The lesson here once again, as in so many other contexts, is that for the political and media elites, Leftists are allowed to do and say what dissenters from the Leftist agenda are not. Salman Rushdie is a reliable Leftist, so what he says and does is acceptable in a way that what we did was not. If he had hosted the Muhammad Art Exhibit and Cartoon Contest, it would have been hailed as a strong blow for freedom.





Related: Attack on Rushdie Sends Novel ‘The Satanic Verses’ Up the Charts

Also, Rushdie has been careful to draw within the lines of Leftist orthodoxy by never locating the problem that has plagued him for 33 years within Islam itself. Cathy Young, writing Monday in the Never-Trump Bulwark, observed that “as the Rushdie stabbing amply demonstrates, violent Islamist militancy hasn’t gone away.” But she was wary of noting this because so many terrible people had done so: “It’s an uncomfortable subject for many people because it can easily lend itself to blanket attacks on Islam and general Muslim-bashing of the kind propagated by far-right figures like Robert Spencer, Pamela Geller, or David Horowitz, embraced by many mainstream conservatives during the ‘Ground Zero mosque’ controversy in 2010, relentlessly flogged by Breitbart News, and championed by Donald Trump during the 2016 presidential election (and beyond). It should be noted, by the way, that it’s a stance Rushdie has never embraced, despite having a far more valid grievance against Islamist extremism than any of the Muslim-bashers.”

The Bulwark wants to draw a distinction between Islam itself, which it would have us believe is entirely benign, and “Islamist extremism,” which is bad, very bad. But can anyone at The Bulwark explain what the difference between the two is, and identify exactly where that difference is found? Can The Bulwark elucidate for us precisely where I go wrong in ascribing to Islam proper what belongs not to it, but to “Islamist extremism”? Can The Bulwark show us how the Qur’an and Sunnah teach peace, and how the “extremists” have “hijacked” their teachings in order to hoodwink young Muslims into thinking that committing violence against unbelievers is a sacred act?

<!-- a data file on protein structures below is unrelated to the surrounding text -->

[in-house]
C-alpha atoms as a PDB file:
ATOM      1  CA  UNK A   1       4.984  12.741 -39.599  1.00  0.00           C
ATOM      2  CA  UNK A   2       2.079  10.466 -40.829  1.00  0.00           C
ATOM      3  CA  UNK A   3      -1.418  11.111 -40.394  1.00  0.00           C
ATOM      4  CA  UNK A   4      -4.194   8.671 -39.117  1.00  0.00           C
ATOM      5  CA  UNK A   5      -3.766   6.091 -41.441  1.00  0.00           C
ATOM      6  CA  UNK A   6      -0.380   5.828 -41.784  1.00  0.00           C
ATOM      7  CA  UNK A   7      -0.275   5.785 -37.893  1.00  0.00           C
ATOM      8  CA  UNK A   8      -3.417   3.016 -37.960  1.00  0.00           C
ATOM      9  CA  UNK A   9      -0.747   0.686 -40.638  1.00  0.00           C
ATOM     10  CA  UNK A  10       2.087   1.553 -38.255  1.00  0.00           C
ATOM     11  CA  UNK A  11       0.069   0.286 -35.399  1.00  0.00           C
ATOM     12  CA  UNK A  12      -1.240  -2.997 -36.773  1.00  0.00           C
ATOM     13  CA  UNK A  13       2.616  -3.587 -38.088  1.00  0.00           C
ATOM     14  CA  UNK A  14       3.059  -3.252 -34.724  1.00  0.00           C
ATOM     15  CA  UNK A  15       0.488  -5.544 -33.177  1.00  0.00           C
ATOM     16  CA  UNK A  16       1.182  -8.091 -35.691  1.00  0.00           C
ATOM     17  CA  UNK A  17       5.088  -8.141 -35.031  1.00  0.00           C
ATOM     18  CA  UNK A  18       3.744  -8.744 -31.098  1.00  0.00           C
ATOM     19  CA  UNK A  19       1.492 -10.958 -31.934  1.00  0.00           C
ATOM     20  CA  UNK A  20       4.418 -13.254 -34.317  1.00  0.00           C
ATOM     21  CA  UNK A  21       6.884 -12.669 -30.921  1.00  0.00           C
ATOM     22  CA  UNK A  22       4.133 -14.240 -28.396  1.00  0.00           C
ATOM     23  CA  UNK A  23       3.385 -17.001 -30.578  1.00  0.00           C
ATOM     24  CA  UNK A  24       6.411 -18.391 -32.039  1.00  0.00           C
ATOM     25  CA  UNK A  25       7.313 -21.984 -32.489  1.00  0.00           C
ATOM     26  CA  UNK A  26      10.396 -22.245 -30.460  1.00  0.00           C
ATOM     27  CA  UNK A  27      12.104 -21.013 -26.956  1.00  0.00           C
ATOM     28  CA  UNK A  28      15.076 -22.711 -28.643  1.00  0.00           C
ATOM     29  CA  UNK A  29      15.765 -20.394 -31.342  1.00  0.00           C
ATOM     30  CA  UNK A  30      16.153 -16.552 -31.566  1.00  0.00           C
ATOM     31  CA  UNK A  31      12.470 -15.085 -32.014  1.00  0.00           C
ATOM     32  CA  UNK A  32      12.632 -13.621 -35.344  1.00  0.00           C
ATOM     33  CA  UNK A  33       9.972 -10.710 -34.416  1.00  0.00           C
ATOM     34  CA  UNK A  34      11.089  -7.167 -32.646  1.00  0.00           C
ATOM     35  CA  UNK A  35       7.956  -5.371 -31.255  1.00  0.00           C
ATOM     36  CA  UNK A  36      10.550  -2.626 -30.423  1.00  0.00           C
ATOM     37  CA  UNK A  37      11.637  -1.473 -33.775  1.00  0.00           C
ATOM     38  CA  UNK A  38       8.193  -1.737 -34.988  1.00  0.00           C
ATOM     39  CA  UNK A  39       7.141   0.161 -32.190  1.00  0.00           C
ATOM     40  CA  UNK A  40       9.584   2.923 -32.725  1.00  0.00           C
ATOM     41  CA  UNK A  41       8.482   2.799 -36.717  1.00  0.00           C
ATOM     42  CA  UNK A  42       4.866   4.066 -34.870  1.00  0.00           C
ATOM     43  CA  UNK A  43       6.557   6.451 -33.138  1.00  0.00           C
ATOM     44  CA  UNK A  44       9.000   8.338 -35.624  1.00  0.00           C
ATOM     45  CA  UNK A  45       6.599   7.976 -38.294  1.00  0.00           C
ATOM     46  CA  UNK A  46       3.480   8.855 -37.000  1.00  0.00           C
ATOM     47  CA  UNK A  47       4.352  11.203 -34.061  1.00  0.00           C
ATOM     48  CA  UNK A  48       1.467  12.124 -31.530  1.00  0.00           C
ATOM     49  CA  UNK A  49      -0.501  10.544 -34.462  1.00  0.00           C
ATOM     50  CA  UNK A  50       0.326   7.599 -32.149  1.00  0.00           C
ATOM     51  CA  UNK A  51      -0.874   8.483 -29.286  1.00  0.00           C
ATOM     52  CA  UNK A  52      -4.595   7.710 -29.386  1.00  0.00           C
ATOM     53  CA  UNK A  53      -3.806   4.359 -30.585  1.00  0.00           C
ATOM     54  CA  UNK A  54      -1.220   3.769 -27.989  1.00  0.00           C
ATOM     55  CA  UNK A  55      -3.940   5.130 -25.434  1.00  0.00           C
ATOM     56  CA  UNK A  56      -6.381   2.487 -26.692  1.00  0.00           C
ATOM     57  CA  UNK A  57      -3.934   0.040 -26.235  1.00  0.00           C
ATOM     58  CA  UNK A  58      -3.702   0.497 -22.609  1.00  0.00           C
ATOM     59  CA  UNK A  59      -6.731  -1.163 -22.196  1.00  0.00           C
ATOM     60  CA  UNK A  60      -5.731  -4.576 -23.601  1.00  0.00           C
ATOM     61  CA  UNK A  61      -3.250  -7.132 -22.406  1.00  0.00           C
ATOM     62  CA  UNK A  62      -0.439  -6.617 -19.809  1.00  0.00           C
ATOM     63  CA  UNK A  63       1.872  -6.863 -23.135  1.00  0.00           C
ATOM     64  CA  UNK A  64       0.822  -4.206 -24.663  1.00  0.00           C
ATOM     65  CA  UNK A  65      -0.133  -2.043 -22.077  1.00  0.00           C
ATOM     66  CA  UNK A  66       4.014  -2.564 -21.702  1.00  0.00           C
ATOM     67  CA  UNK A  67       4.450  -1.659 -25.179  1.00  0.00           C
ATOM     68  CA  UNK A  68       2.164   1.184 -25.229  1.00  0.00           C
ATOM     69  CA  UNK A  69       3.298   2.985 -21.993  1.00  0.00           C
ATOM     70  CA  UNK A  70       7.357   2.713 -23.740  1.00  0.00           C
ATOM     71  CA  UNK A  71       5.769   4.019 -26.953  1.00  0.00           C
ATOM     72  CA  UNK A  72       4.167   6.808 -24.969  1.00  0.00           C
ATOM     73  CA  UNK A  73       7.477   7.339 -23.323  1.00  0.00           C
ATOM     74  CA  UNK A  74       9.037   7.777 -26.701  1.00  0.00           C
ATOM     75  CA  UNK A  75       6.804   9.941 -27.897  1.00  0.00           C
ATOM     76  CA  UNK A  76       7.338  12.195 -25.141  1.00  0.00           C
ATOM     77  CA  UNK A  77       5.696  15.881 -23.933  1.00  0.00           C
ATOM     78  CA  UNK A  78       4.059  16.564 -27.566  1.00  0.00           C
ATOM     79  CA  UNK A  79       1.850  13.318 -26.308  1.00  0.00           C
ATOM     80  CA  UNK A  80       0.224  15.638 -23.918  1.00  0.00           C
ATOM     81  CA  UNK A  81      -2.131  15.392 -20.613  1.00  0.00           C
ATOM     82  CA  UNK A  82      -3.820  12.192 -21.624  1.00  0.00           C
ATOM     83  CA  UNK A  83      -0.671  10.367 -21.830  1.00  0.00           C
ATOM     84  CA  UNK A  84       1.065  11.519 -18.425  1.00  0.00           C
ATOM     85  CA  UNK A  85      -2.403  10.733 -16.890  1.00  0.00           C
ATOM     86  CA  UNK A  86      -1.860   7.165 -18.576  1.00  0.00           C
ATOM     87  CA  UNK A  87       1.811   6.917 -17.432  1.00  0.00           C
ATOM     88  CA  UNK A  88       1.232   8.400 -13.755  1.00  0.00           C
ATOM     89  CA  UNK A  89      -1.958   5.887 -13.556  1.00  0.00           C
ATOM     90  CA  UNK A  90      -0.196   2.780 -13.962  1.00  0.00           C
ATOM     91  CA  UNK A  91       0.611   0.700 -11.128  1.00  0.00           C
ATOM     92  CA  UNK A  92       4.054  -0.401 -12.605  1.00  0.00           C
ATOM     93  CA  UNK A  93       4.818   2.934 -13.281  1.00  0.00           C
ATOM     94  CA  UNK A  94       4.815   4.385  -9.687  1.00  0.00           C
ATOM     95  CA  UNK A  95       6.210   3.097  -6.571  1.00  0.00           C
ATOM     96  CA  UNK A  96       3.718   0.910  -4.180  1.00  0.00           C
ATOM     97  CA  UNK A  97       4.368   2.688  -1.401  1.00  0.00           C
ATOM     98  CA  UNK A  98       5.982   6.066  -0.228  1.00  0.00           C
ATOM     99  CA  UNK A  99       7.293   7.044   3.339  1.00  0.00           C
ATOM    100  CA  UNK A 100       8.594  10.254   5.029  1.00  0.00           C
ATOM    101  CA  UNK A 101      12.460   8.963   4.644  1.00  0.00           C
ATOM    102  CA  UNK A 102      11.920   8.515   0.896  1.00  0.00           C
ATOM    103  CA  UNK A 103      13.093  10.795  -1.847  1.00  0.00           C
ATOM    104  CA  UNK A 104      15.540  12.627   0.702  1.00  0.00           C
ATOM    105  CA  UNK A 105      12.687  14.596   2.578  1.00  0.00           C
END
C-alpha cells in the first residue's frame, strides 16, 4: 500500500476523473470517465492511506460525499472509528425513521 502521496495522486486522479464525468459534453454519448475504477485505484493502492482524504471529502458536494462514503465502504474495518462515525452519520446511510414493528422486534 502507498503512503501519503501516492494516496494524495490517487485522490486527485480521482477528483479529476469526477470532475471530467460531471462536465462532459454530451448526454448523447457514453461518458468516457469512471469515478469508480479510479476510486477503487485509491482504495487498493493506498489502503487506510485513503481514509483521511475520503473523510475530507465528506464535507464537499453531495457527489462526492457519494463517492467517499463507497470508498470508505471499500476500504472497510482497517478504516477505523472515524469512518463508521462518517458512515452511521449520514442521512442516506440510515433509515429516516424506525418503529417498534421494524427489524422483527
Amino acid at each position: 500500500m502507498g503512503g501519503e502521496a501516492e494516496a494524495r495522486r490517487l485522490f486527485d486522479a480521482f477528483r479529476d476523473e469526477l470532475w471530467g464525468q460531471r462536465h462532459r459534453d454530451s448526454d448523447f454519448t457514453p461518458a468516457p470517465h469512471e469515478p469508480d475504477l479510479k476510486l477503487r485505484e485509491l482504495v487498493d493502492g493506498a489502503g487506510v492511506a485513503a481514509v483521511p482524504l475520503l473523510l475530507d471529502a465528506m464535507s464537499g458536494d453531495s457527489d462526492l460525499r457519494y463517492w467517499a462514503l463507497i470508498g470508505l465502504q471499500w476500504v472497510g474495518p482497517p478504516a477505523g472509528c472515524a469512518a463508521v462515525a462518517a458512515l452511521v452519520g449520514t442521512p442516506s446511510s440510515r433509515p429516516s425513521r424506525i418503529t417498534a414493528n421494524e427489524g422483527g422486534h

Of course, The Bulwark can do none of this. No one there knows the first foggiest thing about Islam or what its core texts teach. They just know that to find some issue with Islam itself is something that has been declared unacceptable in the circles they run in, and where would they be if they stop getting invited to the good parties?

The Bulwark is by no means alone in this. Virtually all of those who accuse others of “Islamophobia” and affirm that Islam is peaceful (as opposed to Muslims being peaceful, a phenomenon of which there are millions of examples) but has been hijacked by a tiny minority of extremists, are not speaking from their own knowledge or conviction. They’re just reflecting the groupthink that will allow them entrée into polite circles. The canniest thing that the purveyors of the Big Lie about Islam being peaceful did was ostracize and demonize those who told the truth; that made all the sheep fall into line. With the Rushdie attack, they’re baa-ing away yet again. The lesson of the Rushdie aftermath and the aftermath of the attack on us in Garland is clear: defending the freedom of speech is great, even heroic — as long as you’re a Leftist.




Source
Las Vegas News Magazine